Data immutability in a blockchain¶
The blockchain process ensures that data cannot be deleted from the blockchain.
A user generates a transaction. Before sending the transaction, the user generates a digital signature for it using his account private key. This key is known only to the user. After signing, the transaction has a
proofs field with an electronic signature. Now the body of the transaction is certified, its immutability and belonging to the author (public key) is confirmed.
The user uses POST /transactions/broadcast and POST /transactions/signAndbroadcast requests to send the signed transaction to the API of the node to which he has access.
The node checks the signature, transaction structure, contract, etc. If all checks are correct, the node accepts (validates) the transaction.
The validated transaction goes to the node’s UTX pool. This node will then send information about the transaction to all other nodes with which it has a connection. Thus, every network node will have this transaction.
There are two options for a transaction in the UTX pool:
the transaction will be added to the block during the mining process, or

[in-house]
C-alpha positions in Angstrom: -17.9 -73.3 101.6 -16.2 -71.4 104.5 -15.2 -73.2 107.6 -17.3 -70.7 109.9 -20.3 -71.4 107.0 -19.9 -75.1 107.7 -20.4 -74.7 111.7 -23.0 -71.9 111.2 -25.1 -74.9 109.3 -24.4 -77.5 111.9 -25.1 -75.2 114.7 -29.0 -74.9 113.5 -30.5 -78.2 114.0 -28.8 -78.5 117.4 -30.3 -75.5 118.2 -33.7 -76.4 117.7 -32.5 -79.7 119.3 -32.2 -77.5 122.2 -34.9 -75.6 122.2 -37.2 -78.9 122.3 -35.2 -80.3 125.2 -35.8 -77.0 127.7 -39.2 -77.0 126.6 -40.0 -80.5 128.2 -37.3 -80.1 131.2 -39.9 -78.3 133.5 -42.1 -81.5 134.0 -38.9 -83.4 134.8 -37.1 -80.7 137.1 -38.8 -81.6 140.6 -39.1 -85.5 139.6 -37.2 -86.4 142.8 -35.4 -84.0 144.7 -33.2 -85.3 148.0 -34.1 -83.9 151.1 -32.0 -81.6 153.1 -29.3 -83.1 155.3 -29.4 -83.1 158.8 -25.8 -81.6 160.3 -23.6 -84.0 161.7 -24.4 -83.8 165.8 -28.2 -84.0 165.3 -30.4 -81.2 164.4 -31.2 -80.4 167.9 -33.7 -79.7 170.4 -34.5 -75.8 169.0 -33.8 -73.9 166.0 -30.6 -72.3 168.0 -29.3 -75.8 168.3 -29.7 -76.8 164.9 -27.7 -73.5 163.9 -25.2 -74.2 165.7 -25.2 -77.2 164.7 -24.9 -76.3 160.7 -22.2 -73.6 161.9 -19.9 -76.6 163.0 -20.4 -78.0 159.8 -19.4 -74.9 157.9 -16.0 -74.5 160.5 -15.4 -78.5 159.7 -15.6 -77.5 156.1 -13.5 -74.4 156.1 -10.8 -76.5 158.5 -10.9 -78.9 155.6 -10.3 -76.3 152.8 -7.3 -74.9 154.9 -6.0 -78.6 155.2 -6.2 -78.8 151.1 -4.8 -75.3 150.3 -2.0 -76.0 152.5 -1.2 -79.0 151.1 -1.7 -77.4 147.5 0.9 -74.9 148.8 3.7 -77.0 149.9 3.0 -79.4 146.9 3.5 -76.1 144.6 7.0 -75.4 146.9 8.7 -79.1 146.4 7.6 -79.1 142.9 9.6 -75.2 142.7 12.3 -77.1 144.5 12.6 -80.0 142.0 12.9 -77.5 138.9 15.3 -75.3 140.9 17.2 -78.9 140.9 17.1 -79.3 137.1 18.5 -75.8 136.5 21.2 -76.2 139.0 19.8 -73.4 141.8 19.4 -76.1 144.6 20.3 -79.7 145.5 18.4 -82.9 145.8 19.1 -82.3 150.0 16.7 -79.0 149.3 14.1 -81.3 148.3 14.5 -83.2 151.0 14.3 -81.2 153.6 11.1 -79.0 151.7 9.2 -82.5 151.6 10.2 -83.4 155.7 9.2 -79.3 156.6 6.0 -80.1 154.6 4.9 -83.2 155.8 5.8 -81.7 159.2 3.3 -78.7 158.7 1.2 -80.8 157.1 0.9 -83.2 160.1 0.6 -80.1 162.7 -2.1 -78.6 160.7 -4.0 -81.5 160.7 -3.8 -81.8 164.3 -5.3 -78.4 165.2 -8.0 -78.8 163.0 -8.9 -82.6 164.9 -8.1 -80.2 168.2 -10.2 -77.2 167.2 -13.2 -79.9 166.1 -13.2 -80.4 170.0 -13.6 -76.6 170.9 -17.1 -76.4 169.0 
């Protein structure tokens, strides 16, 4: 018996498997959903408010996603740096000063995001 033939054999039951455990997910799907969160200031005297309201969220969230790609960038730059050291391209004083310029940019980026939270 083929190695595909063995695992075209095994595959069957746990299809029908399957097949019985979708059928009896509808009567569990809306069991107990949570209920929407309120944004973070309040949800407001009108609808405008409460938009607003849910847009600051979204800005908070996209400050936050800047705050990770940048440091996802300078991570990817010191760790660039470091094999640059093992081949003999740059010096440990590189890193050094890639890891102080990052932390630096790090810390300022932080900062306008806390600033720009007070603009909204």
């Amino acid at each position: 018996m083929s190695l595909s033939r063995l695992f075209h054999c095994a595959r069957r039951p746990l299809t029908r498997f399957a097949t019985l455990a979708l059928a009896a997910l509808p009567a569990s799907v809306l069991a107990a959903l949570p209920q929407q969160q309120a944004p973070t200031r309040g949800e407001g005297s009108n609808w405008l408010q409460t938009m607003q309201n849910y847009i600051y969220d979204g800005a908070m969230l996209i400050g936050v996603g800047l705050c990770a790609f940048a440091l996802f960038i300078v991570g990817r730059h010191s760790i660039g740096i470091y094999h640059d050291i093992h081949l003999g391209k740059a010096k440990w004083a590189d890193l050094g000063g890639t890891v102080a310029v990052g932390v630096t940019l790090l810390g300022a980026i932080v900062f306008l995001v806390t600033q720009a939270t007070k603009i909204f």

the transaction will be removed from the UTX pool and will not hit the block.
Each node on the blockchain knows the consensus parameters according to which it should release blocks. The node that is determined to be the leader (the round’s miner) selects those transactions from the UTX pool that it is ready to release in a block, checks them again and releases the block.
When releasing a block, the node links the previous block, which is stored in its database, and the new block, including the transactions it contains. To do this, the node specifies in the body of the new released block the signatures of the previous block. Thus the signature of the new block is calculated from the data containing all the transactions of the current block and the signature of the previous block.
If an attacker tries to delete or modify the data of any transaction, the signature of the block it is part of will change. During node synchronization, the block will be sent out to other network members, fail verification and be rejected as invalid.